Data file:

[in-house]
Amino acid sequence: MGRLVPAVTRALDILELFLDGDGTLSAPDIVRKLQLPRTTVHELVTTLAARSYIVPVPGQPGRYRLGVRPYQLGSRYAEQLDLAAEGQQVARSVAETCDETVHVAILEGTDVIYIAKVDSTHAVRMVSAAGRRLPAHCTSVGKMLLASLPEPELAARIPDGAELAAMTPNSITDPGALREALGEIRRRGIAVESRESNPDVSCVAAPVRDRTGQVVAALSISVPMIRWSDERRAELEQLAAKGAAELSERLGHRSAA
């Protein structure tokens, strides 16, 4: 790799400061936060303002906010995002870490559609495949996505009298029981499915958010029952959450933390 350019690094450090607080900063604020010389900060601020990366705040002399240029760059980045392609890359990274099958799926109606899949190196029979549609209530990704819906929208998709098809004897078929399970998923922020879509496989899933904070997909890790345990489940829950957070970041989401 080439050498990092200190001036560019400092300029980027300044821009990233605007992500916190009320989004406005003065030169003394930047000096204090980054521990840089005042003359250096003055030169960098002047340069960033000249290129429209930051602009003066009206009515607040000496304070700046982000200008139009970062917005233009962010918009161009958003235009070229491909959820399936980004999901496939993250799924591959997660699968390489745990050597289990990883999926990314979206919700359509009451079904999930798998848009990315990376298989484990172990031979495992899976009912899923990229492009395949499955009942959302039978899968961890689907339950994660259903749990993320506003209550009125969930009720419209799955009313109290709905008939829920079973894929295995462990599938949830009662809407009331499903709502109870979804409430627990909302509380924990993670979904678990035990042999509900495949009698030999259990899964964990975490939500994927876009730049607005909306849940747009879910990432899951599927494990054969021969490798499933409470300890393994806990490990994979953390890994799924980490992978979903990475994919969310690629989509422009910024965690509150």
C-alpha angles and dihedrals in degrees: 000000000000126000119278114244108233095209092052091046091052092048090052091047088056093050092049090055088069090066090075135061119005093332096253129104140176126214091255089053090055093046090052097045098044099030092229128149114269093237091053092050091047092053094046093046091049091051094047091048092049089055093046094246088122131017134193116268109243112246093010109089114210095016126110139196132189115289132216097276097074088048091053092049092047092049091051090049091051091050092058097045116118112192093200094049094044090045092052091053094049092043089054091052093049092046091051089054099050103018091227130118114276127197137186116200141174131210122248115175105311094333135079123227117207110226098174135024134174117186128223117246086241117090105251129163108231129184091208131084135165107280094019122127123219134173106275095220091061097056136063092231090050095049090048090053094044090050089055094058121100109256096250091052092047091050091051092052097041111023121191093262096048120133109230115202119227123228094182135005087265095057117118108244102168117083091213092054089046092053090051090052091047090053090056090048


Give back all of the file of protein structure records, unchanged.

[in-house]
Amino acid sequence: MGRLVPAVTRALDILELFLDGDGTLSAPDIVRKLQLPRTTVHELVTTLAARSYIVPVPGQPGRYRLGVRPYQLGSRYAEQLDLAAEGQQVARSVAETCDETVHVAILEGTDVIYIAKVDSTHAVRMVSAAGRRLPAHCTSVGKMLLASLPEPELAARIPDGAELAAMTPNSITDPGALREALGEIRRRGIAVESRESNPDVSCVAAPVRDRTGQVVAALSISVPMIRWSDERRAELEQLAAKGAAELSERLGHRSAA
């Protein structure tokens, strides 16, 4: 790799400061936060303002906010995002870490559609495949996505009298029981499915958010029952959450933390 350019690094450090607080900063604020010389900060601020990366705040002399240029760059980045392609890359990274099958799926109606899949190196029979549609209530990704819906929208998709098809004897078929399970998923922020879509496989899933904070997909890790345990489940829950957070970041989401 080439050498990092200190001036560019400092300029980027300044821009990233605007992500916190009320989004406005003065030169003394930047000096204090980054521990840089005042003359250096003055030169960098002047340069960033000249290129429209930051602009003066009206009515607040000496304070700046982000200008139009970062917005233009962010918009161009958003235009070229491909959820399936980004999901496939993250799924591959997660699968390489745990050597289990990883999926990314979206919700359509009451079904999930798998848009990315990376298989484990172990031979495992899976009912899923990229492009395949499955009942959302039978899968961890689907339950994660259903749990993320506003209550009125969930009720419209799955009313109290709905008939829920079973894929295995462990599938949830009662809407009331499903709502109870979804409430627990909302509380924990993670979904678990035990042999509900495949009698030999259990899964964990975490939500994927876009730049607005909306849940747009879910990432899951599927494990054969021969490798499933409470300890393994806990490990994979953390890994799924980490992978979903990475994919969310690629989509422009910024965690509150």
C-alpha angles and dihedrals in degrees: 000000000000126000119278114244108233095209092052091046091052092048090052091047088056093050092049090055088069090066090075135061119005093332096253129104140176126214091255089053090055093046090052097045098044099030092229128149114269093237091053092050091047092053094046093046091049091051094047091048092049089055093046094246088122131017134193116268109243112246093010109089114210095016126110139196132189115289132216097276097074088048091053092049092047092049091051090049091051091050092058097045116118112192093200094049094044090045092052091053094049092043089054091052093049092046091051089054099050103018091227130118114276127197137186116200141174131210122248115175105311094333135079123227117207110226098174135024134174117186128223117246086241117090105251129163108231129184091208131084135165107280094019122127123219134173106275095220091061097056136063092231090050095049090048090053094044090050089055094058121100109256096250091052092047091050091051092052097041111023121191093262096048120133109230115202119227123228094182135005087265095057117118108244102168117083091213092054089046092053090051090052091047090053090056090048